Proposed changes in campus assault rules draw fire
As thousands of college students head back to class this week, Connecticut leaders are slamming new rules proposed by the Trump administration that would increase the rights of students accused of sexual misconduct and reduce liability for colleges and universities.
Details of the new rules emerge in the midst of the #MeToo movement and days after a report from Yale University revealed a record number of sexual misconduct complaints in 2018.
The rules, set to be proposed by Education Secretary Betsy DeVos, would narrow the definition of sexual harassment, only hold schools accountable for formal complaints about incidents on campus, and establish a higher legal standard to determine whether schools improperly addressed complaints. The proposed rules were first reported by The New York Times.
A year ago, DeVos rolled back Obama-era guidance that outlined how schools that receive federal funding should address episodes of sexual misconduct.
“I believe this sends a very clear message to victims:‘Don’t come forward,’” said state Rep. Liz Linehan, who shared details of her own experience as a victim of sexual harassment and assault. “I was of the same age as some of these college students. I have grave concerns about our ability to be able to protect survivors moving forward if we elect an administration who fails to see the importance of affirmative consent, there are too many instances to count.”
Speaking on a conference call organized by Susan Bysiewicz, the Democratic candidate for Lieutenant Governor, U.S. Rep. Rosa DeLauro criticized the Trump administration for turning sexual misconduct into a partisan issue.
“Fighting against campus sexual assault should not be difficult or even partisan,” DeLauro said. “All of us and others are not going to stand for this. The administration may want to abandon these men and women so they would suffer alone with the trauma, but to those survivors, I say strongly ... in the Congress and across the country, you are not alone.”
If elected, Ned Lamont, Democratic nominee for governor, said he would sign an executive order and introduce legislation that maintains and expands protections against campus sexual violence and misconduct for Connecticut students.
“Over the past year, the world has been shocked by horrific stories, some decades-old, told by brave survivors,” Lamont said. “In our state, we believe them. In Connecticut, we stand up for them. We have a basic, moral obligation to do everything possible to make it easier for survivors to come forward.”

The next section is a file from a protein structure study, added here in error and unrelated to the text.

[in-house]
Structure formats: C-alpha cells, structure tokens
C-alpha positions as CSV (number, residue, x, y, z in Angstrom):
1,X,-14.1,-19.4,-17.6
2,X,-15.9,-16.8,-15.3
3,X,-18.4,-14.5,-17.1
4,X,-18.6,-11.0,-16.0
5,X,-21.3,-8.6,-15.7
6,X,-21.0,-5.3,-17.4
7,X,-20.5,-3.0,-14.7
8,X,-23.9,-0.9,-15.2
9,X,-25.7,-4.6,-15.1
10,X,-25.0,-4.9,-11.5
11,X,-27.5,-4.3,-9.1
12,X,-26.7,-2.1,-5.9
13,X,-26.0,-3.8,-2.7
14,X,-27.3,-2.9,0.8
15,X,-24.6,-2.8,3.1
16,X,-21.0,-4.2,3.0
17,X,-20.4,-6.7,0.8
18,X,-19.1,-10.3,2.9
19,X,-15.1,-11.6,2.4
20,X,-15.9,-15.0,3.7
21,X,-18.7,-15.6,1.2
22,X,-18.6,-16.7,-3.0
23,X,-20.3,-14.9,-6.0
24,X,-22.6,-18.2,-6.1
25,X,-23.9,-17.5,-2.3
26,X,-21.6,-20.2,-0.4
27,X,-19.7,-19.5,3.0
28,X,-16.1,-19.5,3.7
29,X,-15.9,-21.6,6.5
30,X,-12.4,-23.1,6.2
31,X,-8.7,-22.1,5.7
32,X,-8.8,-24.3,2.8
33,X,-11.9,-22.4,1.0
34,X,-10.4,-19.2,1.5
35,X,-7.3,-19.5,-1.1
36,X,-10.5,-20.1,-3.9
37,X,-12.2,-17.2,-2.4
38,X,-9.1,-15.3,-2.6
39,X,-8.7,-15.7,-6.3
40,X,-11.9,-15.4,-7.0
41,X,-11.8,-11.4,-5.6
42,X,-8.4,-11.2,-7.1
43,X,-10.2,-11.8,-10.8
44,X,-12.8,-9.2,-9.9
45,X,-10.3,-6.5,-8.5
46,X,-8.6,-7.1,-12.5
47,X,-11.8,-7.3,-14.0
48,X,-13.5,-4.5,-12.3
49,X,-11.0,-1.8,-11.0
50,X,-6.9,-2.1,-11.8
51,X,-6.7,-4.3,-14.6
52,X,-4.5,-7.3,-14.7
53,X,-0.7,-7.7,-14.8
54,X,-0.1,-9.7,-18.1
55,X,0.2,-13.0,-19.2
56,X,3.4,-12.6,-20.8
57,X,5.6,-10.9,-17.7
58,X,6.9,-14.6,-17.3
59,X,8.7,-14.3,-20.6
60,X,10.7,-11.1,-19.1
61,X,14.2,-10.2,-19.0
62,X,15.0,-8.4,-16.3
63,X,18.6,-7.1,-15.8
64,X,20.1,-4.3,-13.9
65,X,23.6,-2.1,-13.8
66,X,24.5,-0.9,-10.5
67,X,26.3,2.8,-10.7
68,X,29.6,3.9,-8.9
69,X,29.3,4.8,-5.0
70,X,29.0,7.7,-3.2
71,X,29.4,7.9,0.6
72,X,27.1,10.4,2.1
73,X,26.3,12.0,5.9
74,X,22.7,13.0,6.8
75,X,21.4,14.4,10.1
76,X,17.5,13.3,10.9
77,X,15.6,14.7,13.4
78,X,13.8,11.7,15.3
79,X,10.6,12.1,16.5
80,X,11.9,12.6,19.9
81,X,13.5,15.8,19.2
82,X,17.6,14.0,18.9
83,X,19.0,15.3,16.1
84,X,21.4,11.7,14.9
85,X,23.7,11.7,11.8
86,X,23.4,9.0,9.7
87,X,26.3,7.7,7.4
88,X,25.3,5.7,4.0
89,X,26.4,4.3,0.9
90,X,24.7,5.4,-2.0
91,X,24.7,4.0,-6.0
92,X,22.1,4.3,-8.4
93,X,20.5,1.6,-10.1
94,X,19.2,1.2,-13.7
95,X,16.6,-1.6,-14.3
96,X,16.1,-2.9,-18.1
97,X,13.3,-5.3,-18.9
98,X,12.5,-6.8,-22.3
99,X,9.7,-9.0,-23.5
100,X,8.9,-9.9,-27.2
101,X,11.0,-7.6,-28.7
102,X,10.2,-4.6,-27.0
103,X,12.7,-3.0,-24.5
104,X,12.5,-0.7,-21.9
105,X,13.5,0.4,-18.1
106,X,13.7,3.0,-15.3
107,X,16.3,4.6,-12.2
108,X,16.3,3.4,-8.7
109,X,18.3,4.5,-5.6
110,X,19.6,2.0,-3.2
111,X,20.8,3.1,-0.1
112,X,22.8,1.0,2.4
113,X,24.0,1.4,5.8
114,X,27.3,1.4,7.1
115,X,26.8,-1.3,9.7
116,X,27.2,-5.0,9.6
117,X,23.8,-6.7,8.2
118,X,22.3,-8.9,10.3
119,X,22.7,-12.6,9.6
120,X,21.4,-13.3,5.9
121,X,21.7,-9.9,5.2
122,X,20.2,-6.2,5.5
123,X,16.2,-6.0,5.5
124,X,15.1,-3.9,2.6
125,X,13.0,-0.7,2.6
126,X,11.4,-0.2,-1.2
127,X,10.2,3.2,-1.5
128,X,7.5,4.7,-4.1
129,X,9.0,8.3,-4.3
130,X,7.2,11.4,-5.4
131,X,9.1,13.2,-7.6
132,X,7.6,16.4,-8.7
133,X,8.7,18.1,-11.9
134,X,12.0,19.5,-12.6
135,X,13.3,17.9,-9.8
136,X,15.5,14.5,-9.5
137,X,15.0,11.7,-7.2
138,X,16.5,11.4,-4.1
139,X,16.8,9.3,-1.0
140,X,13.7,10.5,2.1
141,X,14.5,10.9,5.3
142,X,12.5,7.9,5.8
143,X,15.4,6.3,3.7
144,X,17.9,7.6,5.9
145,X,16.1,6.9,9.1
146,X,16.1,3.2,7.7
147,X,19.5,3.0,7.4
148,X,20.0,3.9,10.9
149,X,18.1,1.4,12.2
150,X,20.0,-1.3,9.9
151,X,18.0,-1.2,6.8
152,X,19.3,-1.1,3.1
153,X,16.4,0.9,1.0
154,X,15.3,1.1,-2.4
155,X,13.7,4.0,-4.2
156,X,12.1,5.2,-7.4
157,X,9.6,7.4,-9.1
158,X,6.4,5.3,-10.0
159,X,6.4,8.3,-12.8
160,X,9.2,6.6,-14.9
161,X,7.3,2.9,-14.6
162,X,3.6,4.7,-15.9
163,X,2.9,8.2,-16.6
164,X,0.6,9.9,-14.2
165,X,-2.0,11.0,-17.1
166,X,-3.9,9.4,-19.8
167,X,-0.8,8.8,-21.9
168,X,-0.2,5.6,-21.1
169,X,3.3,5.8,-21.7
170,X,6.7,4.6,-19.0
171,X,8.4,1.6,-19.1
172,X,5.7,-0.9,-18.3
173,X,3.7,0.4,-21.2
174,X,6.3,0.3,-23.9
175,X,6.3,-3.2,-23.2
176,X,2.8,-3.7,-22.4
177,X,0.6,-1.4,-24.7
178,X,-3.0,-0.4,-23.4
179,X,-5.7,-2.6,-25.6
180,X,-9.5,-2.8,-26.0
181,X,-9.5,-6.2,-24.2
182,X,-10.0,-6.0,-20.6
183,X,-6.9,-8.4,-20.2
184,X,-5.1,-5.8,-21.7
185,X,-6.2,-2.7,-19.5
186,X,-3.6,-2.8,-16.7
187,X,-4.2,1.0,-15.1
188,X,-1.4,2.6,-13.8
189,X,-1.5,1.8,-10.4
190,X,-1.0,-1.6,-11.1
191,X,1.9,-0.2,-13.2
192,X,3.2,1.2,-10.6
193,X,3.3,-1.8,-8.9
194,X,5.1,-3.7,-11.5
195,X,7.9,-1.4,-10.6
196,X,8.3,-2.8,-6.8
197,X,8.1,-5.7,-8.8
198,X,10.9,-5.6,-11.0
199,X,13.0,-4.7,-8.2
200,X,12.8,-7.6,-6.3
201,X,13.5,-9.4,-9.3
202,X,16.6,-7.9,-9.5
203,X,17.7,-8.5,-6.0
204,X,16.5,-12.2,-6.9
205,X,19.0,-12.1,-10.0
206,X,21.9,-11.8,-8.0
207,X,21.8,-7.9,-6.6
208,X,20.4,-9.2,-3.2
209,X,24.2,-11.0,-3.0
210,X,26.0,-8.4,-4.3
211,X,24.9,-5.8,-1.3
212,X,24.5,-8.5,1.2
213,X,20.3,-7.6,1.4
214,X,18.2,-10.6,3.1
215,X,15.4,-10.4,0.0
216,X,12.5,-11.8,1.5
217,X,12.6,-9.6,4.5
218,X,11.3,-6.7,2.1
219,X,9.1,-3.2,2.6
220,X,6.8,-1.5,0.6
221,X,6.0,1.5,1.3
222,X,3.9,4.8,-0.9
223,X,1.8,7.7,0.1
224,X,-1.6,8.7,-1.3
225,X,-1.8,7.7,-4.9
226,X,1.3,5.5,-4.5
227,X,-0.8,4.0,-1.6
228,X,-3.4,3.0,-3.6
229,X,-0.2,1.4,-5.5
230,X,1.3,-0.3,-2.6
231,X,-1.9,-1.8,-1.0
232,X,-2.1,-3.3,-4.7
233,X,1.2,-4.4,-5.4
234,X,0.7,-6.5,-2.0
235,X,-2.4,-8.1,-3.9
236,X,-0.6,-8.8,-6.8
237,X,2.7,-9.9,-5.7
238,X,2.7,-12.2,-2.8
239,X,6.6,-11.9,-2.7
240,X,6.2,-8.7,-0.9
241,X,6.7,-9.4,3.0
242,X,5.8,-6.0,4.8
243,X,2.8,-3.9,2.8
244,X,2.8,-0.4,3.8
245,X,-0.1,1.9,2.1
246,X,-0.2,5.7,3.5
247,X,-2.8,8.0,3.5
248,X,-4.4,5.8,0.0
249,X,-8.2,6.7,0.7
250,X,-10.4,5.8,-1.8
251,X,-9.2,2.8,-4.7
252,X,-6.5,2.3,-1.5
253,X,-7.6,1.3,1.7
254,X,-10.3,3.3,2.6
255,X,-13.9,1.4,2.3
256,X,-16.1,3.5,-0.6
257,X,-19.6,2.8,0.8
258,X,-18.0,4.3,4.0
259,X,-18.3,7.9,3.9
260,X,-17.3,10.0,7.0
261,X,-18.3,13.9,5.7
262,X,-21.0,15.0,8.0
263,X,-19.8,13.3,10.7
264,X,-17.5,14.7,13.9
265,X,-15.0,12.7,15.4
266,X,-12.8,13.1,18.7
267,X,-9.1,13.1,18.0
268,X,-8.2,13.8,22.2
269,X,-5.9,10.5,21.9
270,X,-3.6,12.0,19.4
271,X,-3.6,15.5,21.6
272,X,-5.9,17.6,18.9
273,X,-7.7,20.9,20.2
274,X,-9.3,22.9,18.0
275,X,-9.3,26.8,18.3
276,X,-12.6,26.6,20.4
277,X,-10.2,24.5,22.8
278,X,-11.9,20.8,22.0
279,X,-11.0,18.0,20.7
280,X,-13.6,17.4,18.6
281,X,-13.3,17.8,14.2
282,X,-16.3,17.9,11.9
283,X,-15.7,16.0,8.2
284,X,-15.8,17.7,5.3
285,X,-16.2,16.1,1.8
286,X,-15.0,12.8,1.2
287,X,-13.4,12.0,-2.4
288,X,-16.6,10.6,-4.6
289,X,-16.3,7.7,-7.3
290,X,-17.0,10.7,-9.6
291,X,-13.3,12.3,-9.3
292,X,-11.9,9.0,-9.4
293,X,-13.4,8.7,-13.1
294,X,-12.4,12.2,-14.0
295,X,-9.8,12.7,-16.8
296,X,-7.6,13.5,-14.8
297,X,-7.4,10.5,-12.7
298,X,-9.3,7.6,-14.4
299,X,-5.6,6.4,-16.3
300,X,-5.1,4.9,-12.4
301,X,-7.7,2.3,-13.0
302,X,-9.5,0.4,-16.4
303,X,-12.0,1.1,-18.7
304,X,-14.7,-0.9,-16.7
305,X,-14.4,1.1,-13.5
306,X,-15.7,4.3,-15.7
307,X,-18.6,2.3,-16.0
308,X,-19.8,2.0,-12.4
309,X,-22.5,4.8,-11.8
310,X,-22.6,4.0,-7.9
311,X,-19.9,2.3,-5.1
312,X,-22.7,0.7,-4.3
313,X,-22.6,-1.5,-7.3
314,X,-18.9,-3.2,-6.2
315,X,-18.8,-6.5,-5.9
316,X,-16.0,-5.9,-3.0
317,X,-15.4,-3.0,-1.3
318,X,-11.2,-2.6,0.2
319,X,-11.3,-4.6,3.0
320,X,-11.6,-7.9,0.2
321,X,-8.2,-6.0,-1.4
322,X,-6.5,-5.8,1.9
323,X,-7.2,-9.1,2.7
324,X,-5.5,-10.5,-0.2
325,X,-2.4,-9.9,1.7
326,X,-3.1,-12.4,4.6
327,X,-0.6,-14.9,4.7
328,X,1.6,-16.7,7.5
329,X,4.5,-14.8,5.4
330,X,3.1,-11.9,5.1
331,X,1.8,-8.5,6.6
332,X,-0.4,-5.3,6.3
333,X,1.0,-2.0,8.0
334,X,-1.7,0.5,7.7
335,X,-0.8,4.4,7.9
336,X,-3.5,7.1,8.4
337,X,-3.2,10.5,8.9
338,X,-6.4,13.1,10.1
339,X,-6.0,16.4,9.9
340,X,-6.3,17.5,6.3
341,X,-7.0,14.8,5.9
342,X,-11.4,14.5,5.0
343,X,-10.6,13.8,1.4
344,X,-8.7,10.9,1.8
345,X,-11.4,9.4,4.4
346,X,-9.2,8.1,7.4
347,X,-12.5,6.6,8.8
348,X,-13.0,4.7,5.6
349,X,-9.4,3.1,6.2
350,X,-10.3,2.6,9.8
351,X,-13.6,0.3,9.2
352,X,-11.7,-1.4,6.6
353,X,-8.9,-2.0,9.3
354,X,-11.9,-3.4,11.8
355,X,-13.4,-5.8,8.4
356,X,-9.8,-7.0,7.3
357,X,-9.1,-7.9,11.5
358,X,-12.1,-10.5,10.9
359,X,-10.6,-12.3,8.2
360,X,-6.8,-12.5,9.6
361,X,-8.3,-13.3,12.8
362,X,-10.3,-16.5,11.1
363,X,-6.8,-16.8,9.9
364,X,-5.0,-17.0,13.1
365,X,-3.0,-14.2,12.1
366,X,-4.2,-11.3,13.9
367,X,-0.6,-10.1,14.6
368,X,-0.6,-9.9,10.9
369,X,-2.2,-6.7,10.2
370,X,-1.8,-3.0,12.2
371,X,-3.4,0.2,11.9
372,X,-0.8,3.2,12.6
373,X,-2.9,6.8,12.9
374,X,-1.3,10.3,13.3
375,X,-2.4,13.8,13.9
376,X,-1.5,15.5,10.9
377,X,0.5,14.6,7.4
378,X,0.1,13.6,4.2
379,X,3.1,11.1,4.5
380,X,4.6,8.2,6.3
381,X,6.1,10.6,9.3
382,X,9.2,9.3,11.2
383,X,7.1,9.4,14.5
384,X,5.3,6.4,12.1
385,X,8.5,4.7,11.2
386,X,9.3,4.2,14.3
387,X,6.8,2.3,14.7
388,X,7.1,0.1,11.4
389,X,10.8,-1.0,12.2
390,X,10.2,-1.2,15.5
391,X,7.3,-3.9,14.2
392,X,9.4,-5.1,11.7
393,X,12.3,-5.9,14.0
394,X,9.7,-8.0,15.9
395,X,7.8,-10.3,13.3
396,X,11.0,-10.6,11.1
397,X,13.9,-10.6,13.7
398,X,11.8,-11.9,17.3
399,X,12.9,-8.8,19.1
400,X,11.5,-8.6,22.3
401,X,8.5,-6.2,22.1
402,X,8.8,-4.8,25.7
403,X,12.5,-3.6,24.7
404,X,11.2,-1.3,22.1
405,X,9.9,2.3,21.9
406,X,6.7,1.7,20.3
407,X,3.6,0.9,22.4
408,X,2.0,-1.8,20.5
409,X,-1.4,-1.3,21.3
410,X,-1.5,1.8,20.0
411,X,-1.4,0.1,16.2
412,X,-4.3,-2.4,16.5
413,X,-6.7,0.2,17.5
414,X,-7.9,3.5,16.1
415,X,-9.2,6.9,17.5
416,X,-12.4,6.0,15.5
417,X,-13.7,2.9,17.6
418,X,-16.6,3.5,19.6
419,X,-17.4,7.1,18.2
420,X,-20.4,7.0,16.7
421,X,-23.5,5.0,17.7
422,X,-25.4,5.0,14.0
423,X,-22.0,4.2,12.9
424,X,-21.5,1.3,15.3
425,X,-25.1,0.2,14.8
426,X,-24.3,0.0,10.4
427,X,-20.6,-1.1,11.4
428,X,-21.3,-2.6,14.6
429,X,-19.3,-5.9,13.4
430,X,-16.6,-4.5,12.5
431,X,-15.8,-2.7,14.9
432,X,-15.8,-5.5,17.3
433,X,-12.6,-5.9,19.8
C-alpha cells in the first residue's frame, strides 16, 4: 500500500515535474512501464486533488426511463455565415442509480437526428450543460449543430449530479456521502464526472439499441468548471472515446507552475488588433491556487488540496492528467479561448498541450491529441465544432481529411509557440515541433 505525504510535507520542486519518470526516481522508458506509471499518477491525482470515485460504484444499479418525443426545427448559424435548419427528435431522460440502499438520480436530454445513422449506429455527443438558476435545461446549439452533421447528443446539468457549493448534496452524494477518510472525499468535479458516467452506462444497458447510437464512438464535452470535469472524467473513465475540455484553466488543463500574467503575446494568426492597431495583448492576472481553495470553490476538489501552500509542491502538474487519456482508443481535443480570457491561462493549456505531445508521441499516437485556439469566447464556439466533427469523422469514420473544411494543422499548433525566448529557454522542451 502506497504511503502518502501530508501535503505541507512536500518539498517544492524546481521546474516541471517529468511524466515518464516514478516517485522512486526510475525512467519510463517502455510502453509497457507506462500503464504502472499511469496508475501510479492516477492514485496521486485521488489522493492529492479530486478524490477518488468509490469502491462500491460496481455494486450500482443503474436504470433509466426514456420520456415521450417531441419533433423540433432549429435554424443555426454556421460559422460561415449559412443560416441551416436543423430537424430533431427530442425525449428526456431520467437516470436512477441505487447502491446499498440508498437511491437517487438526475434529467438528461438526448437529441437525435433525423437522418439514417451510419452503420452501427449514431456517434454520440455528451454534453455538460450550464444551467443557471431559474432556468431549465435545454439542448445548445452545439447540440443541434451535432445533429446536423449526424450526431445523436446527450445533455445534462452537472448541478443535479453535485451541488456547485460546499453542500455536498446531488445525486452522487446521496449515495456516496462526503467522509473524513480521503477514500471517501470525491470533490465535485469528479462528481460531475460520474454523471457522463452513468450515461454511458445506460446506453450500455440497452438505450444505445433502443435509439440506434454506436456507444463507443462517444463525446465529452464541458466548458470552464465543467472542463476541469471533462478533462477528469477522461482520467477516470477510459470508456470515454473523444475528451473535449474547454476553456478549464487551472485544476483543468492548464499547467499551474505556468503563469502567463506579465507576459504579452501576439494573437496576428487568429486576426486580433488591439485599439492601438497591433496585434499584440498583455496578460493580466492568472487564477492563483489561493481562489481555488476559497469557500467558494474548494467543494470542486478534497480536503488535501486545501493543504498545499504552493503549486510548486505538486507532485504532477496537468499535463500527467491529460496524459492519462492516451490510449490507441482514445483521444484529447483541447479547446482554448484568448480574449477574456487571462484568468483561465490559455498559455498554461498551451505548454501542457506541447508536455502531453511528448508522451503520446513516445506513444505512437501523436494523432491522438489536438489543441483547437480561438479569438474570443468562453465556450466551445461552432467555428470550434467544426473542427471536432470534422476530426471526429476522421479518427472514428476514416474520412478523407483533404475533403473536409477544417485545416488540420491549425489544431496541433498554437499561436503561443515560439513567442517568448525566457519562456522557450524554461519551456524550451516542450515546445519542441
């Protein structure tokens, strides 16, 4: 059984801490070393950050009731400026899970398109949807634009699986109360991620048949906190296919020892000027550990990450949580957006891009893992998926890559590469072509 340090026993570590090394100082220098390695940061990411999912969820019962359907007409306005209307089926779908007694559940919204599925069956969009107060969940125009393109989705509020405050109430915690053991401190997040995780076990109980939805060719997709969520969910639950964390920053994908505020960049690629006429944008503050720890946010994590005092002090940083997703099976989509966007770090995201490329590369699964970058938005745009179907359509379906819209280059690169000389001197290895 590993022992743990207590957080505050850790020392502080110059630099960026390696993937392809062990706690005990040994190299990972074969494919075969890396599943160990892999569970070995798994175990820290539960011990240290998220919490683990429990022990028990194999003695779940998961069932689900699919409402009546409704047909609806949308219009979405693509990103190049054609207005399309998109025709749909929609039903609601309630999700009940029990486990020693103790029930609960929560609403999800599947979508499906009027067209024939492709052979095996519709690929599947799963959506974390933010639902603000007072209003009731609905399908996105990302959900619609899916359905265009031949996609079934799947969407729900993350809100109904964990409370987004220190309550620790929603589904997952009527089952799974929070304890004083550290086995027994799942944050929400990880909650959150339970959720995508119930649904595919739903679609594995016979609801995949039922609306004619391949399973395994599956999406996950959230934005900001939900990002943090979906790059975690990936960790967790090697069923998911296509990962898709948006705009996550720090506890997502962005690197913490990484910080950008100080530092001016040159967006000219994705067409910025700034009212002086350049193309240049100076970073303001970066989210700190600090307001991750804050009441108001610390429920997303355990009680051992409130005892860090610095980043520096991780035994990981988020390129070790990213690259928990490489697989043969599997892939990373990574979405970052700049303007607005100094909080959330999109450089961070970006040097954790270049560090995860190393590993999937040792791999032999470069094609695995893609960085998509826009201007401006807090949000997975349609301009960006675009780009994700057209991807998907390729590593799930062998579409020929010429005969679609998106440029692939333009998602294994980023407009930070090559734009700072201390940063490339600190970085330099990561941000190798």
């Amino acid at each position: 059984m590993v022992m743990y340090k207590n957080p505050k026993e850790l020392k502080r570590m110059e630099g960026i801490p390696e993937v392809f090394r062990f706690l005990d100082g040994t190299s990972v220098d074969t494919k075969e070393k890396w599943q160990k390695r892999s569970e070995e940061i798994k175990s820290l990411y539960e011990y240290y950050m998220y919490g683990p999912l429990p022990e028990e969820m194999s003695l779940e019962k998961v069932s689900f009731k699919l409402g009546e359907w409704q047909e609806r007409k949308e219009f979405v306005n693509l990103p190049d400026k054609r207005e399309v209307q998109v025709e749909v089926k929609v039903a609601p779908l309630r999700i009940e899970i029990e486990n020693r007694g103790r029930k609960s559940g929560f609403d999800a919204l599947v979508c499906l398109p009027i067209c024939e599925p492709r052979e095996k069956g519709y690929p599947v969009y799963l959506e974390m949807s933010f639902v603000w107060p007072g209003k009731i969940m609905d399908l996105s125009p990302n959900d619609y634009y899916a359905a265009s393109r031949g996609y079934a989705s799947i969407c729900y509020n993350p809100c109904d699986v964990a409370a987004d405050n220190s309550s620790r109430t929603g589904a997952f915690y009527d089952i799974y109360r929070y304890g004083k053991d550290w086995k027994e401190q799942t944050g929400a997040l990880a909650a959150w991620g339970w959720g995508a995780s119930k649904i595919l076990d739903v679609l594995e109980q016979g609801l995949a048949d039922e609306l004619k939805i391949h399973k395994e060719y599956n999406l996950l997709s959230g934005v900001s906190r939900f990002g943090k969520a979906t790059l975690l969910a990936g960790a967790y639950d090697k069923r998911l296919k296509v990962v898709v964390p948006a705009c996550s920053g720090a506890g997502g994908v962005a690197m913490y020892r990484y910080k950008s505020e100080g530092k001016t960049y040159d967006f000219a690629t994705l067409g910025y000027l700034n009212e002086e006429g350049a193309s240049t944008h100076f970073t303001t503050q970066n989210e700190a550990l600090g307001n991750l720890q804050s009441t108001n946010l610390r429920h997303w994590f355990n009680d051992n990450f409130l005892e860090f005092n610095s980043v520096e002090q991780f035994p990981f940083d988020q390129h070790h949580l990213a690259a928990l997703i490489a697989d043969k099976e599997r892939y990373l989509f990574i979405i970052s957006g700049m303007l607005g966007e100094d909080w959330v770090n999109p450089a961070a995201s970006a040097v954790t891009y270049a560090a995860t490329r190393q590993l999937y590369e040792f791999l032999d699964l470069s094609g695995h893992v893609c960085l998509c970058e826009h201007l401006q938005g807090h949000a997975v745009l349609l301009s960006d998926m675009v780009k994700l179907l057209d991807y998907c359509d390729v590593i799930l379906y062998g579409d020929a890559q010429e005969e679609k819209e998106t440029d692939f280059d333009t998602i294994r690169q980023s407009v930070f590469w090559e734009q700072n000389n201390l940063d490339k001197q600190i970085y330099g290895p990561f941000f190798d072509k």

A spokesman for the Stefanowski campaign did not return a request for comment
Bysiewicz criticized her Republican opponent for lieutenant governor, Joe Markley, a state senator from Southington who cast the only vote against “Yes means Yes” legislation that passed the Senate in 2015. It passed both chambers of the General Assembly and was signed into law in 2016.
”So it is very clear that the Stefanowski/Markley values are not in line with Connecticut’s values or women’s rights,” Bysiewicz said.
Markley said Thursday that he had not read the new rules proposed by DeVos and could not comment on them. He defended his vote on the “yes means yes” legislation, saying he generally is not in favor of more government oversight and would prefer colleges come up with their own guidance. Cases of sexual misconduct should be handled by the legal system, not by universities, Markley said.
”One of the things that troubled me the most in Connecticut was the low standard of evidence that was required for action,” Markley said. “Anything that increases that standard and guarantees the right to representation is important to me and beneficial to the entire system.”
And he’s not alone. There are many critics of the Obama regulations, including some universities, that have said the existing rules unnecessarily burdened them with bureaucratic mandates. Men’s rights groups have also been critical, saying the accused often have little recourse.
Yale University reported a 24 percent increase in sexual misconduct complaints in the first half of 2018, including 65 for sexual assault and 63 for sexual harassment.
Connecticut is home to dozens of public and private colleges and universities, and state Rep. Cristin McCarthy Vahey, a Democrat from Fairfield, emphasized the importance of protecting all students.
“In the midst of a #MeToo movement makes absolutely no sense,” Vahey said. “The policy message to women is don’t speak up, we’re not going to protect you, and to the male victims as well. We have so many universities here in Connecticut. What message does this send to those victims? It lets them know that they need to be concerned.”
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